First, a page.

You place a pack of chewing gum on the counter at a convenience store. The store attendant looks at the gum and says, “one ninety nine.” You place two dollar bills on the counter. The attendant takes the bills and hands you back a shiny one cent coin. You thank her and walk out, peeling the cellophane from the gum package as you head back to your car.
This minor episode reenacts a ritual members of our species have conducted for tens of thousands of years. We call it a transaction: two parties meet to exchange something of value. You want something; another person who has that thing establishes the conditions under which s/he would be willing to part with it; you reach consensus; you hand over something of value that satisfies those conditions; the other person gives you the thing you wanted; you both go on your ways. Ideally, both parties are better off after the transaction has concluded.
In some ways, history is the story of how we’ve perfected our ability to transact with each other. At an earlier stage, you and the store clerk would’ve had to negotiate over the relative value of the goods you were exchanging. (“A pack of gum? That’ll be a chicken thigh, thank you.”) Eventually we abstracted value into currencies we could all agree on, and then abstracted it even more. Eventually, it became pure information; today you can pay for the gum by waving your wristwatch over the counter — a magic trick that would’ve baffled our forebears.
The valuables we exchange musn’t be pecuniary. The penitent man confessing to a priest is transacting; he’s sharing intimate information about his life in exchange for peace of mind. Few such interactions stand on their own; more often they’re part of a sequence of interactions that follow one another, building trust one step at a time. The act of confession likely isn’t the penitent man’s first transaction with a priest; more likely he’s been in many prior interactions with other church functionaries that led up to this point in his life. Some of them served as gating factors that mark a significant transition in the person’s life. For example, the man had to become baptized at one point; i.e. he gained membership in a community in exchange for part of his identity and independence. That, too, was a transaction.
Architecture exists to support such transactions. The convenience store makes it possible for you to purchase gum much in the same way that the confessional makes it possible for the man to relieve his conscience. Buildings set aside parts of our physical environment for particular uses; the convenience store has all the necessary components to ease the exchange of gum for currency.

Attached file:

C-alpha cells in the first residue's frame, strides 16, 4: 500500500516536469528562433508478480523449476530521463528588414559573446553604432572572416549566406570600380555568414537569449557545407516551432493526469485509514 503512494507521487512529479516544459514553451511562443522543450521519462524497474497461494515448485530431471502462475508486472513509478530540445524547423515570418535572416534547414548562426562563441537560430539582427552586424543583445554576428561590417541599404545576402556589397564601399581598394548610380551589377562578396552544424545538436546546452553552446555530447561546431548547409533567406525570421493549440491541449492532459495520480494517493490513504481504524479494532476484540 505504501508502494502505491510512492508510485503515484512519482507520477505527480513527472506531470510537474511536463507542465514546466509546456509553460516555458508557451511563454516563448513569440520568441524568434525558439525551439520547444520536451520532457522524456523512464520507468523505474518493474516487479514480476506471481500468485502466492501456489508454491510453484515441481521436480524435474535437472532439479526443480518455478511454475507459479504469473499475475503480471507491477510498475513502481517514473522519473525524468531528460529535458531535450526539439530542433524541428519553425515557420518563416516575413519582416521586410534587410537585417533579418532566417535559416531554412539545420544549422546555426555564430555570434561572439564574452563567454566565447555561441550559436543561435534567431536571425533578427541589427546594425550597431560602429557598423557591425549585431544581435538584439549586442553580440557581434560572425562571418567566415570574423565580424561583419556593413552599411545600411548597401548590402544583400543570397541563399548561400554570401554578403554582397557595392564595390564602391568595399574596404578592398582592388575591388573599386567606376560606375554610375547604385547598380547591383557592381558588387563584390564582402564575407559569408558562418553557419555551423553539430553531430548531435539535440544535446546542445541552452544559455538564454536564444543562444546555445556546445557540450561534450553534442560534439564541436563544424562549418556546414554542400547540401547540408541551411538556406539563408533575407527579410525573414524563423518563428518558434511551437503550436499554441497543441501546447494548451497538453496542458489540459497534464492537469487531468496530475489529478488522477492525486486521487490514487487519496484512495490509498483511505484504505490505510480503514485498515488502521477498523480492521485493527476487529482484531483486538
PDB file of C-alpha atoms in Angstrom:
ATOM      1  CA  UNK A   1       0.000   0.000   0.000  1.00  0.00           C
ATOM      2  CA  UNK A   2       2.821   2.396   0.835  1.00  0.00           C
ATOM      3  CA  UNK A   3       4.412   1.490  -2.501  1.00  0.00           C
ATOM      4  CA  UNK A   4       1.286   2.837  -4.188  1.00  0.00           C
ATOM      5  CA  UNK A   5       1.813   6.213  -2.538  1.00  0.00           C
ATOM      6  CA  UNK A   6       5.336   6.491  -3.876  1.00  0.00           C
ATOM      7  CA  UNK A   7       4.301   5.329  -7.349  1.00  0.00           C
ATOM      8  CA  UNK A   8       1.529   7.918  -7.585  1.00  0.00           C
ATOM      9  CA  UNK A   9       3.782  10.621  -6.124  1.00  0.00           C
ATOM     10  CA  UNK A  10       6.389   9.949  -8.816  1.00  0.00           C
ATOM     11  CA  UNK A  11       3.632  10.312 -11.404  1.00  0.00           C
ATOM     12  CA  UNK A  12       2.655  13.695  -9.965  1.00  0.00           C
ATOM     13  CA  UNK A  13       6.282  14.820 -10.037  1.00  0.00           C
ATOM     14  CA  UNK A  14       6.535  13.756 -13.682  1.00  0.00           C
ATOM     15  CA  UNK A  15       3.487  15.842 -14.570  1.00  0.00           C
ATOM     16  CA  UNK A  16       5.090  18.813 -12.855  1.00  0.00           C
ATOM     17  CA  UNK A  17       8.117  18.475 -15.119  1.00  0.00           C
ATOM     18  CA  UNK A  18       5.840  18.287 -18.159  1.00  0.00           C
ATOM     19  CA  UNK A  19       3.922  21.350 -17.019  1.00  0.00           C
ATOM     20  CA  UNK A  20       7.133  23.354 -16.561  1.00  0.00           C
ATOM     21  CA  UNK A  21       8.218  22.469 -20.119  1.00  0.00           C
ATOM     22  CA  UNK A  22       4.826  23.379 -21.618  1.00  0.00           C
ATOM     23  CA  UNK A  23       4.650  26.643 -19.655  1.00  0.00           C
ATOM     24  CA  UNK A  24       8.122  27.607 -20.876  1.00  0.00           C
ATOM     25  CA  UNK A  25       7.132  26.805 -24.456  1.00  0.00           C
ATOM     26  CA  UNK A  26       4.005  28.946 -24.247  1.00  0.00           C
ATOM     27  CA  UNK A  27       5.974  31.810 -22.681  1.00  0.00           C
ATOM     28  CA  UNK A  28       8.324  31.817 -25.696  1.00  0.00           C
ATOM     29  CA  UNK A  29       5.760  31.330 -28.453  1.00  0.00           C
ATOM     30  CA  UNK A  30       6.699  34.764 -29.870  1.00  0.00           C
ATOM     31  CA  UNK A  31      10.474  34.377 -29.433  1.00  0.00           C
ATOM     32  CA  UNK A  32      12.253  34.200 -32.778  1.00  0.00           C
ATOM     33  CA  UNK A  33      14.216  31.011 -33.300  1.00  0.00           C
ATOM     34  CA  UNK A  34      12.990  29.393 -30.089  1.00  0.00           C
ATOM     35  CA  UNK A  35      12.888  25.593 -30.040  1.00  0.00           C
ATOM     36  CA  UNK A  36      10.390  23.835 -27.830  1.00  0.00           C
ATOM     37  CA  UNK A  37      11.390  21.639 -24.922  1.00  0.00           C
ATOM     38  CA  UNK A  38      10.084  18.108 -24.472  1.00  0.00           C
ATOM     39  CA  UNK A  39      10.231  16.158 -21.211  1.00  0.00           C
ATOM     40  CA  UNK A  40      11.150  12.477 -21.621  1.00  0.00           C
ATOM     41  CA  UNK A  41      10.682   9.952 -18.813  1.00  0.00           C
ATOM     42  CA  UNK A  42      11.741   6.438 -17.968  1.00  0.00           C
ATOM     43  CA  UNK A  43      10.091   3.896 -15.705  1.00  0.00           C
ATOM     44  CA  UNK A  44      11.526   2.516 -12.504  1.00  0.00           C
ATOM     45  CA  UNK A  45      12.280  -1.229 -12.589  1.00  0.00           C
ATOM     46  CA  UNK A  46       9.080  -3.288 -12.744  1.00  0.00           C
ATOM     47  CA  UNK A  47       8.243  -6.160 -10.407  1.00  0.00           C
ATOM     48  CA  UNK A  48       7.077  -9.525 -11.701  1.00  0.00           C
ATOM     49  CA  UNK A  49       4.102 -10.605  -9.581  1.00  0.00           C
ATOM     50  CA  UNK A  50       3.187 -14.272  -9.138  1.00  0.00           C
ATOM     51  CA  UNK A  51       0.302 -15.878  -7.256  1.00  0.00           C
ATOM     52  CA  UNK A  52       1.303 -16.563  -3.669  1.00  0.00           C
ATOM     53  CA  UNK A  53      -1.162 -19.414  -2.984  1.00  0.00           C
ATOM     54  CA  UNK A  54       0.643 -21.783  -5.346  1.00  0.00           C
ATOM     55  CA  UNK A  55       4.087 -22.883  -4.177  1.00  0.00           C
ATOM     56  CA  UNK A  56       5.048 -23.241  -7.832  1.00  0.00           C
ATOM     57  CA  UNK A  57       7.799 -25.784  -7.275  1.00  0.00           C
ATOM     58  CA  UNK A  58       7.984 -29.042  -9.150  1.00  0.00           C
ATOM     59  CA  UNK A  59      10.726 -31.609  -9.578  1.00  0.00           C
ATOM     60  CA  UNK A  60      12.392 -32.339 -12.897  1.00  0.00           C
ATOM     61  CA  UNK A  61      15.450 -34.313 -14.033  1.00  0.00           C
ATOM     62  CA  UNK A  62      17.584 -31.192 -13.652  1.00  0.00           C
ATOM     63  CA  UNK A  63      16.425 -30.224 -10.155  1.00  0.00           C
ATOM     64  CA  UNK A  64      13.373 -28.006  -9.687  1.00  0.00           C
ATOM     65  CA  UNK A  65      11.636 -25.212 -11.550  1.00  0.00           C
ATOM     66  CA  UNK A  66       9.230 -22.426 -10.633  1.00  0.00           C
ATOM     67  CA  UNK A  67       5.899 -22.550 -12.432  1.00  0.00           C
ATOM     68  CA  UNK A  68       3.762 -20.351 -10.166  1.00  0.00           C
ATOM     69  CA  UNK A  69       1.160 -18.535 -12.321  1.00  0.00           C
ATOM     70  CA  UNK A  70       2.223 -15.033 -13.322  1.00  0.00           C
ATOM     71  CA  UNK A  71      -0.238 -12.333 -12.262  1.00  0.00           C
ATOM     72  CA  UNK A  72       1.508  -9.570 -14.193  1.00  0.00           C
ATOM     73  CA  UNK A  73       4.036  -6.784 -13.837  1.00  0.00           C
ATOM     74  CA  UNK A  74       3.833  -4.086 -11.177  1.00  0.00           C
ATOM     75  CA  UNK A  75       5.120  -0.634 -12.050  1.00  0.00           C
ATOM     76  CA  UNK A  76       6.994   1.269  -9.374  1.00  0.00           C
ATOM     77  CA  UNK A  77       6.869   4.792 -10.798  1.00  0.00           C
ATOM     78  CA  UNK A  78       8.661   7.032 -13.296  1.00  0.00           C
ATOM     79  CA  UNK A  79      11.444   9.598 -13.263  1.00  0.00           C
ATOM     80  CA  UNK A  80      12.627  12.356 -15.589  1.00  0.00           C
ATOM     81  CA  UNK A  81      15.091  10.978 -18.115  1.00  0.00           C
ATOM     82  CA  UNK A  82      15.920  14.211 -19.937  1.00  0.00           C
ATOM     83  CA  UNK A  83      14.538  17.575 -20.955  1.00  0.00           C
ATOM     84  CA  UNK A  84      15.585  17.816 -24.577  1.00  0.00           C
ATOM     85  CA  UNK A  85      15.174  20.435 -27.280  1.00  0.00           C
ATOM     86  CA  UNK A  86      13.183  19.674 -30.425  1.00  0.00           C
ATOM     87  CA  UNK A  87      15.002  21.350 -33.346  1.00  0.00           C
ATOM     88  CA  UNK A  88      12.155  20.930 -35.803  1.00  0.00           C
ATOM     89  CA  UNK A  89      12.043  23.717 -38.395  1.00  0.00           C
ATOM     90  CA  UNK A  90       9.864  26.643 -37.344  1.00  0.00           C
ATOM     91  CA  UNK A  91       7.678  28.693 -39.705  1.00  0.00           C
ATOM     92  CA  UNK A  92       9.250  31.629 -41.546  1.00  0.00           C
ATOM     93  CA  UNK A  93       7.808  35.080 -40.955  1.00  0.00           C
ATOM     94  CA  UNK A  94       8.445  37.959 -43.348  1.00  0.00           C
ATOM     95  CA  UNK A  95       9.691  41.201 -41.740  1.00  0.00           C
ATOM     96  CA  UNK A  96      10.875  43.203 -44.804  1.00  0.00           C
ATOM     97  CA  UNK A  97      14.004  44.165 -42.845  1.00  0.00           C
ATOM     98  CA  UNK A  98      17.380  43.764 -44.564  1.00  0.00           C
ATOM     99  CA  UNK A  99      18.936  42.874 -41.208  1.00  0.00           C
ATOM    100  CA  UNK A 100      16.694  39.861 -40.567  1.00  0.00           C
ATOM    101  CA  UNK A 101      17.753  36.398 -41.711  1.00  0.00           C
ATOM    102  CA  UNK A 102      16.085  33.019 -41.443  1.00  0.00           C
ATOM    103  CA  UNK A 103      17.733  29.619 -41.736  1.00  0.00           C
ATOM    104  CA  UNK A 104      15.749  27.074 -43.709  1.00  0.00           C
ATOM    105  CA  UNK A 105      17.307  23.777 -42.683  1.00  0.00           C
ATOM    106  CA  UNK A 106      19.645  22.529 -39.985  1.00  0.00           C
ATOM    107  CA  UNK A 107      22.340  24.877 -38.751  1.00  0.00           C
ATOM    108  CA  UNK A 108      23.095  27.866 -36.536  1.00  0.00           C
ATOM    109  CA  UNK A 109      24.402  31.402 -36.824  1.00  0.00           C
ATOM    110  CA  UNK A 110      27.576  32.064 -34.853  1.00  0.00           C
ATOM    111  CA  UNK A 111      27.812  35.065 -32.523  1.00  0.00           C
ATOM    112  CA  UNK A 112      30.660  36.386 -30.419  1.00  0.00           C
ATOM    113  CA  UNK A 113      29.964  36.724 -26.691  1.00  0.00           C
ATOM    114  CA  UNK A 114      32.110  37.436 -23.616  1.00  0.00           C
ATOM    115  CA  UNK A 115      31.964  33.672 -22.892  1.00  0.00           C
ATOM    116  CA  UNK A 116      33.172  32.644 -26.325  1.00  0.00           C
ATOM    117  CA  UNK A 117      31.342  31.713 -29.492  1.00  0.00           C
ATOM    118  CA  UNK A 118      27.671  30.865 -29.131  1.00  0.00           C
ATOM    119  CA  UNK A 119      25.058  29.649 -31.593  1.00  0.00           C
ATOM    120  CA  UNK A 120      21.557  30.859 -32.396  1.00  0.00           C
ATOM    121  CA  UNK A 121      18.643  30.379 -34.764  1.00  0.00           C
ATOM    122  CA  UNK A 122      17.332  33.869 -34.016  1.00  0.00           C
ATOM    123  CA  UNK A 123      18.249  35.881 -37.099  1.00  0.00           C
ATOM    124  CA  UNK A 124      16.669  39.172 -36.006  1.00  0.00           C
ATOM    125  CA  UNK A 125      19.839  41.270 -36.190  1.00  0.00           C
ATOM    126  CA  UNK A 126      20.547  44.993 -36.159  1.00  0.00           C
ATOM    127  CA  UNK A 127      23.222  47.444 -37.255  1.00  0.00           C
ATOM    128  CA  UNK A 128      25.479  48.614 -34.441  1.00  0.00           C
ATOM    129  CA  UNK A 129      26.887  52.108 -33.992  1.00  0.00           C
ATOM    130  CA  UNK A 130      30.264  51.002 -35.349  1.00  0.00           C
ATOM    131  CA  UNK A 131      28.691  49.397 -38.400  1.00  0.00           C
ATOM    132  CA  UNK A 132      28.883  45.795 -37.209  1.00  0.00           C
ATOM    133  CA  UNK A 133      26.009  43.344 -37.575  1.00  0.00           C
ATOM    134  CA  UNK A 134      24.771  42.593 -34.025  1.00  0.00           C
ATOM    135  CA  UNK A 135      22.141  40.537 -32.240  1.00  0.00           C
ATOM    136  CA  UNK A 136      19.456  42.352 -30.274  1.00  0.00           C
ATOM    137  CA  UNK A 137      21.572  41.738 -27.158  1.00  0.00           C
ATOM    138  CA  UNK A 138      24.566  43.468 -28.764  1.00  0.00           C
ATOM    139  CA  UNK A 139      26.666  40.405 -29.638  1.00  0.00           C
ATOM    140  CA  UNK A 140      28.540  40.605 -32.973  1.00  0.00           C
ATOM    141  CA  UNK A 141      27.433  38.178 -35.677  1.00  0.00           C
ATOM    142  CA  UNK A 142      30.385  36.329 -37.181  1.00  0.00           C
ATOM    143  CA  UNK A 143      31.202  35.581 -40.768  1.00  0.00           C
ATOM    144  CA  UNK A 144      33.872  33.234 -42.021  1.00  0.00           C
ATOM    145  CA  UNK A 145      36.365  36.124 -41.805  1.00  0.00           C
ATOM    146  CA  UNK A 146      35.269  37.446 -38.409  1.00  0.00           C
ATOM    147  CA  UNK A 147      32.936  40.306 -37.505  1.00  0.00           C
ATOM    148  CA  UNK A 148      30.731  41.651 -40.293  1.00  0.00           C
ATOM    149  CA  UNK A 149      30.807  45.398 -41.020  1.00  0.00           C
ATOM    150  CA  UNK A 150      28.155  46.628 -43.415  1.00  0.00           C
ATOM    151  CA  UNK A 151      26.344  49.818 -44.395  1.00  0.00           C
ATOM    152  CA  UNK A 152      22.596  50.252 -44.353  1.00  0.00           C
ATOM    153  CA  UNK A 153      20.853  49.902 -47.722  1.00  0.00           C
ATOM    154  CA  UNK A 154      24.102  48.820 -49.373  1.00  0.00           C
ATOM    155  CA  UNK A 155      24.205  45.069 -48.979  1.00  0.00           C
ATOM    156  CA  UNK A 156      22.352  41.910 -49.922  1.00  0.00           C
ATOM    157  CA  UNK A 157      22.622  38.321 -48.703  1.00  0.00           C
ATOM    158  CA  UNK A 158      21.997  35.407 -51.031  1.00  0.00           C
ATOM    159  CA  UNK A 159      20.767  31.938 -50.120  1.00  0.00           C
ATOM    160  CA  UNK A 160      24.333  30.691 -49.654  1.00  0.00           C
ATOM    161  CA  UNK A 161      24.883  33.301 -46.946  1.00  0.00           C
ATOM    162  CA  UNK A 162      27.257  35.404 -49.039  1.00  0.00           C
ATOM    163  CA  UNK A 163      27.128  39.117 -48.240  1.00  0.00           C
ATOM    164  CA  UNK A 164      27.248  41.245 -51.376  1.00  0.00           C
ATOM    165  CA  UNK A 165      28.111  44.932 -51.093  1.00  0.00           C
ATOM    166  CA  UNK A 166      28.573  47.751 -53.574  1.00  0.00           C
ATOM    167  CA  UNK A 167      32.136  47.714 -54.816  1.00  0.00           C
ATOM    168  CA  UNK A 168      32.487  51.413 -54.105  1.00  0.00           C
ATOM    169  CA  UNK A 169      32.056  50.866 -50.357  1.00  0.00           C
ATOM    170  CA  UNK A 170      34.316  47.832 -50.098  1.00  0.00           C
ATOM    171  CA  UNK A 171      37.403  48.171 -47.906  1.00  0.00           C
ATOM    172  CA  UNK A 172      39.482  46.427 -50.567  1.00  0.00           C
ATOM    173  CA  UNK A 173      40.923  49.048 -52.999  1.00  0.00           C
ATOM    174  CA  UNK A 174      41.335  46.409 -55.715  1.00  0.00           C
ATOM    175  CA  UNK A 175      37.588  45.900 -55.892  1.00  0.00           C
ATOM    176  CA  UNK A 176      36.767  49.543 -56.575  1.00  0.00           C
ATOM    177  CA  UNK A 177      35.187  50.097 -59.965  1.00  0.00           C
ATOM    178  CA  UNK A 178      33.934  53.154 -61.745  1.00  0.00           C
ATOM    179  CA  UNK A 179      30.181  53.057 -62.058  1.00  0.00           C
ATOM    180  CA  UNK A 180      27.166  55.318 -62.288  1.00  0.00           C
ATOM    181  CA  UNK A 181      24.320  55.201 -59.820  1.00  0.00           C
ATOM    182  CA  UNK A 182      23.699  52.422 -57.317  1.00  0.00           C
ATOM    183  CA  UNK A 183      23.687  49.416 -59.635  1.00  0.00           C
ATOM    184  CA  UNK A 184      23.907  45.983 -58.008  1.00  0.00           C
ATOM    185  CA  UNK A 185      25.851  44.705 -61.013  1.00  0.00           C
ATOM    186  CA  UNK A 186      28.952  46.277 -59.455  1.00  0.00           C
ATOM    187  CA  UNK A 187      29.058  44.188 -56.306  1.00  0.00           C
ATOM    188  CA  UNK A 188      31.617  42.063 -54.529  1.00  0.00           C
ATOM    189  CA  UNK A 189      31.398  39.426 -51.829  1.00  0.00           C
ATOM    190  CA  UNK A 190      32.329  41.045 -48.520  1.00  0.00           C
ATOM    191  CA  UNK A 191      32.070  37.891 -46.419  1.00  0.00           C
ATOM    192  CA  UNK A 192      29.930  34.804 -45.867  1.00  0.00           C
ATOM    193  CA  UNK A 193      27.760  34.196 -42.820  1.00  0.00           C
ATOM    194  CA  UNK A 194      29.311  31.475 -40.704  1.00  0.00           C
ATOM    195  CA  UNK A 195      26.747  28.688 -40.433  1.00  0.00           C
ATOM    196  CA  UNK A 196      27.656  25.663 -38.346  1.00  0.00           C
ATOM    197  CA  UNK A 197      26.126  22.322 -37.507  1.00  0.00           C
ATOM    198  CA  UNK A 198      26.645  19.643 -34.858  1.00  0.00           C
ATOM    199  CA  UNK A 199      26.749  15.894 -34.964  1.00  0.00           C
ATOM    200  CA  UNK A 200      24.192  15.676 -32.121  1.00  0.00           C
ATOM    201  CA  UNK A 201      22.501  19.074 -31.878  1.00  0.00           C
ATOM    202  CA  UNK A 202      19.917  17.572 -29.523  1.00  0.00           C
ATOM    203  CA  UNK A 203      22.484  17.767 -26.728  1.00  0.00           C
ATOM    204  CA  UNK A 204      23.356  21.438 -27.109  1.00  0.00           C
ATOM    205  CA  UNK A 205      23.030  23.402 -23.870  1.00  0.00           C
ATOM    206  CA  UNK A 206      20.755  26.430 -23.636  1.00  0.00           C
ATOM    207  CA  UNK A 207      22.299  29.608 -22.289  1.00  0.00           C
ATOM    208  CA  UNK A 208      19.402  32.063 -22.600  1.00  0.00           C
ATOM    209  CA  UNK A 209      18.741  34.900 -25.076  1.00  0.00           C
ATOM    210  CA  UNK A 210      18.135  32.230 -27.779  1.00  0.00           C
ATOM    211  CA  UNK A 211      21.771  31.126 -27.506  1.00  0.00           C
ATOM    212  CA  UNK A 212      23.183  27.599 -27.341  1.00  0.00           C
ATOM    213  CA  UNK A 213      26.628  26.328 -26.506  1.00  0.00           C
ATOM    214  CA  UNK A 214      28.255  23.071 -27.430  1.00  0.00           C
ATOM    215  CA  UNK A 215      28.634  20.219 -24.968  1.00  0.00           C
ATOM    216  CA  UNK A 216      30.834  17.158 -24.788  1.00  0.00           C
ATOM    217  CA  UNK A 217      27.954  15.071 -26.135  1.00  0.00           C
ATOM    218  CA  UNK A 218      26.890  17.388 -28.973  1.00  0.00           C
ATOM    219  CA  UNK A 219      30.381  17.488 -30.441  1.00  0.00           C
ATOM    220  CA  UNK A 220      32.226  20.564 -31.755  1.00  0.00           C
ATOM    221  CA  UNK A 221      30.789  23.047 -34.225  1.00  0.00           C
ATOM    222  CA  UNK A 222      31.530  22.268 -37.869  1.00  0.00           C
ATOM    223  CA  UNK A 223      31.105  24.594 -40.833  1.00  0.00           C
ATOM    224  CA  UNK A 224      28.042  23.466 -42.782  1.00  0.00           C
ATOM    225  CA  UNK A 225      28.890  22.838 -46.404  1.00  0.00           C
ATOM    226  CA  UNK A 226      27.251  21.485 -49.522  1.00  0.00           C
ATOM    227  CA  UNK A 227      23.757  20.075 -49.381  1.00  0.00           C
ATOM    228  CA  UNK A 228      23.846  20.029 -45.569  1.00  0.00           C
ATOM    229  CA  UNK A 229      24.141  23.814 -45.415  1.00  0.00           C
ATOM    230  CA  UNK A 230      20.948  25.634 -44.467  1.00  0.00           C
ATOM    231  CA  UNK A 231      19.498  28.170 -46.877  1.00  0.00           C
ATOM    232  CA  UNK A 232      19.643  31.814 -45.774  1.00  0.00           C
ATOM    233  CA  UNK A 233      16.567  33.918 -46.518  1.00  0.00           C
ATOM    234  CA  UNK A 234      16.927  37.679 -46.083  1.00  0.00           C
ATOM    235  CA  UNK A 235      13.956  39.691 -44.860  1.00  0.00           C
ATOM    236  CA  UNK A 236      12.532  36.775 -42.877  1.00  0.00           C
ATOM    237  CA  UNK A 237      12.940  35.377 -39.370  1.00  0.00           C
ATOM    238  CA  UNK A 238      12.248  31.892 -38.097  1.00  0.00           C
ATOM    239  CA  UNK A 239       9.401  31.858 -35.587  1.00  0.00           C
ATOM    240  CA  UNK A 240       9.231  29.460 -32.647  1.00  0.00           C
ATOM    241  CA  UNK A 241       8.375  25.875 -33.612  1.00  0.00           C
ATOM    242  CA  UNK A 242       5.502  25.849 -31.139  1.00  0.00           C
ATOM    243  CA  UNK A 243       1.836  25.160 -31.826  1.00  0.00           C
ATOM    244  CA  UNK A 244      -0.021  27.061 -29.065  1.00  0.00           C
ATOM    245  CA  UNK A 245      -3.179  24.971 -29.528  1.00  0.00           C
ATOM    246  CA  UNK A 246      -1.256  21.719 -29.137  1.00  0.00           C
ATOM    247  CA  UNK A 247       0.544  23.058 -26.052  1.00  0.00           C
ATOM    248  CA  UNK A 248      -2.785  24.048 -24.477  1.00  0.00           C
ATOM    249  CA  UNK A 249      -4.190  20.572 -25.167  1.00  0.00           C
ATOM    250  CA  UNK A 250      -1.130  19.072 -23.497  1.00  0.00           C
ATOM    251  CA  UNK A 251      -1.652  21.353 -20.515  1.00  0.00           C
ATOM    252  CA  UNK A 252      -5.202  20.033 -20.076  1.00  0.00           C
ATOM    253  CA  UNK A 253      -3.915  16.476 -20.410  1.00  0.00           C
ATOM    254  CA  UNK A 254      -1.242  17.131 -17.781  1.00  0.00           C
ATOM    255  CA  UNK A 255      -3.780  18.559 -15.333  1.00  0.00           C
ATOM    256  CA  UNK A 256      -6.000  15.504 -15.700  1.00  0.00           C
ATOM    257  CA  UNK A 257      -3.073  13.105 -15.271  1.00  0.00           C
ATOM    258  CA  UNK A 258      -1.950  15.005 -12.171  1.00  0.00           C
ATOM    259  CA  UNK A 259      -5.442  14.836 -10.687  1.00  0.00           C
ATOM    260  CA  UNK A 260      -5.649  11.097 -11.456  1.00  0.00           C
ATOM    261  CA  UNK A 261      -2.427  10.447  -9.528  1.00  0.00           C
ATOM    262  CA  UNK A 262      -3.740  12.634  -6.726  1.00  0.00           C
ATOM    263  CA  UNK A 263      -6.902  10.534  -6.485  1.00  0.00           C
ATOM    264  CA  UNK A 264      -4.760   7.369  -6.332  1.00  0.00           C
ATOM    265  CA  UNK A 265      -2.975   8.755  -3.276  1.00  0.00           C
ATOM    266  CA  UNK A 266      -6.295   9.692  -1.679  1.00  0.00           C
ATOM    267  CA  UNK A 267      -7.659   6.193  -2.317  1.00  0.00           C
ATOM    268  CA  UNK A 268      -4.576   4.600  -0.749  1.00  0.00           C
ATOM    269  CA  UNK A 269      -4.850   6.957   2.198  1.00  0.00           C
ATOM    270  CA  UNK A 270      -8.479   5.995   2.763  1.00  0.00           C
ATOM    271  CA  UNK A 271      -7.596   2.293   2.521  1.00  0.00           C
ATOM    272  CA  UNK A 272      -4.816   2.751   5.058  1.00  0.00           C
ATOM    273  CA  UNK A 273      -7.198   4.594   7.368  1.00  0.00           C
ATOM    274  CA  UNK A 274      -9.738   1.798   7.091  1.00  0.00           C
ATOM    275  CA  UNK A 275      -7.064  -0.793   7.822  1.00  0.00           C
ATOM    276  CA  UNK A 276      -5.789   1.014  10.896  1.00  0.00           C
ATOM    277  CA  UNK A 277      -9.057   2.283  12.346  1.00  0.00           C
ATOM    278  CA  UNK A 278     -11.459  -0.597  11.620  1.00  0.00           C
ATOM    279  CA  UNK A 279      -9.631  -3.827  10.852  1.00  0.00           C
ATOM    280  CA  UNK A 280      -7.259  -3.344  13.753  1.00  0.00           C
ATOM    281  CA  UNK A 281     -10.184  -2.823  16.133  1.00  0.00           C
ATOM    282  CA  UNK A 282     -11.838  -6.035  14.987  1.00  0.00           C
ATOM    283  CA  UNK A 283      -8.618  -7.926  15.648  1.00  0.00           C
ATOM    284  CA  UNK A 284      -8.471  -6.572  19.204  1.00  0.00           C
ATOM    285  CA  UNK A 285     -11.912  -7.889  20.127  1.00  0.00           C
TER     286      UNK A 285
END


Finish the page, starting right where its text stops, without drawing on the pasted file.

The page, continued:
Information environments are also created to support transactions. I have a bag of rock salt sitting in my Amazon.com shopping cart at the moment. (My kids’ birthdays are coming up and I’m going to make ice cream for them.) I can’t buy it yet because this particular product is what Amazon calls an “add-on” item, which means I must buy other goods amounting to more than US$25 before I can purchase the rock salt. So now I’m wandering Amazon.com looking for other things I can buy. When I do find something, I will add it to my cart. Eventually, I will check out: I will click on a button that marks my consent, setting in motion a process wherein my credit card will be charged and a series of machines (and some humans) will gather the things I’ve requested and convey them to me.
I will undertake this transaction without overthinking it, much as you do when you pay for a pack of gum at the store. But this transaction is much more complicated than the exchange of money for a pack of gum. So much has had to happen beforehand for me to be able to do this. First finding out about Amazon.com, opening an account in the system (over a decade ago!), making my first purchase, eventually trying to purchase an “add-on” item and figuring out that it’s a different type of good… All transactions, all critical moments that led up to this most recent purchase. (And those are only the transactions that involved Amazon — I also had to transact with my bank in order to secure the necessary credit to pay for the rock salt.) Information environments supported all of these interactions successfully, to the point where I now take them for granted.
In the past, at least one other human would’ve been required for me to be able to buy rock salt, but all we need now is a place designed to enable the required sequence of transactions. In buying the rock salt, I’m not transacting with another person in the way the penitent man transacts with a priest or you transact with a store clerk when you buy gum. When I shop on Amazon.com, I transact with the environment itself. People are still involved, but indirectly; some who work in logistics will fulfill my request (although one suspects their involvement, too, will whittle away in time) and those who designed, built, and manage the place where the transaction is happening. Increasingly the responsibility for enabling the exchange of value in our societies falls on the designers, developers, and the managers of the environments where we transact.